|Much of The Land Conversation's early work has centered on the ecology and cultural
significance of willows (Salix spp.). Please check this page often, as we post our initial
research results here. Also, please read the summary of our research approach.
Excerpts from Jared Aldern's interviews with Native American consultants
Manuela Aguiar (Santa Catarina Pai Pai); Mike Wilken, translator:
Richard Bugbee (Payoomkawichum [Luiseño]):
…the plants have had this interaction with people for all these thousands of years and in
the last 500 years the interactions just stopped. And the plants have no idea what to do.
…Willow is used for so much. Every time you have to build a house or a ramada or you
need to replenish the greens on the ramada, or you had to make a skirt for somebody…
People don’t realize -- you know those willow-bark skirts? – how many willow trees those
are. They’re a ton of trees! So it’s used constantly. And the dead willow was taken for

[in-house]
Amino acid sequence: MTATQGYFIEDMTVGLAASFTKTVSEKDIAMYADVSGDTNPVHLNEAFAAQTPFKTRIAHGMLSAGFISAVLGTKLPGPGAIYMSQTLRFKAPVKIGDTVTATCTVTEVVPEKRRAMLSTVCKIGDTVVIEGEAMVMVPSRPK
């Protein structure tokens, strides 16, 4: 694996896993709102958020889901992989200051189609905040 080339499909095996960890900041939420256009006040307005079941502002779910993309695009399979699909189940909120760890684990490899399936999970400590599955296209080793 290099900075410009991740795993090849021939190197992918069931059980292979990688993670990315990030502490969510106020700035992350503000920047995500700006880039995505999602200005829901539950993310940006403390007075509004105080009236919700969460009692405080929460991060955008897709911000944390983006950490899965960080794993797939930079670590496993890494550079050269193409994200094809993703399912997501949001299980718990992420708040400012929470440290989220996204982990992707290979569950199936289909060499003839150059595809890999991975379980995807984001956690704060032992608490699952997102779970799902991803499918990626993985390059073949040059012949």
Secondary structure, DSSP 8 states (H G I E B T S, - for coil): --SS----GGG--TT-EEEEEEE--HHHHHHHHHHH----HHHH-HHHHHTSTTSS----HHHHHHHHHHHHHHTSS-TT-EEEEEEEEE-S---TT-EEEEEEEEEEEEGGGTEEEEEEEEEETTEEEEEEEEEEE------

…The energy in a willow goes back into its roots in the fall, and the wood becomes stiff. In
the springtime, you try to get that new growth... In the early spring you can get the smaller
ones, and the bigger ones later on.
Jane Dumas (Jamul Kumeyaay):
And the willow provided us the material to make the little houses, and it provided the
material for fuel to cook with, and it provided the material to make our granary baskets so
that we can store our acorn. Also they cleaned up some of the stems and they made other
baskets without the leaves. But for the granary part, the leaves were left on there because
it has a chemical in there that kept the bugs away, which is great. Also a certain portion of
that little branch, you could scrape the bark from that and make tea to get rid of a
headache. And then the larger branch, we used the bark to make our clothing. And so to
me, it is a very special plant...
This research program was made possible by a grant to the Southern California Tribal
Chairmen's Association -- a partner of The Land Conversation, Inc. -- from the Blasker-
Rose-Miah Fund and the Colonel Frank C. Wood Fund at the San Diego Foundation.
Page last updated on 10 January 2006. Thanks to Anne Geisler and Carre Weischedel for help with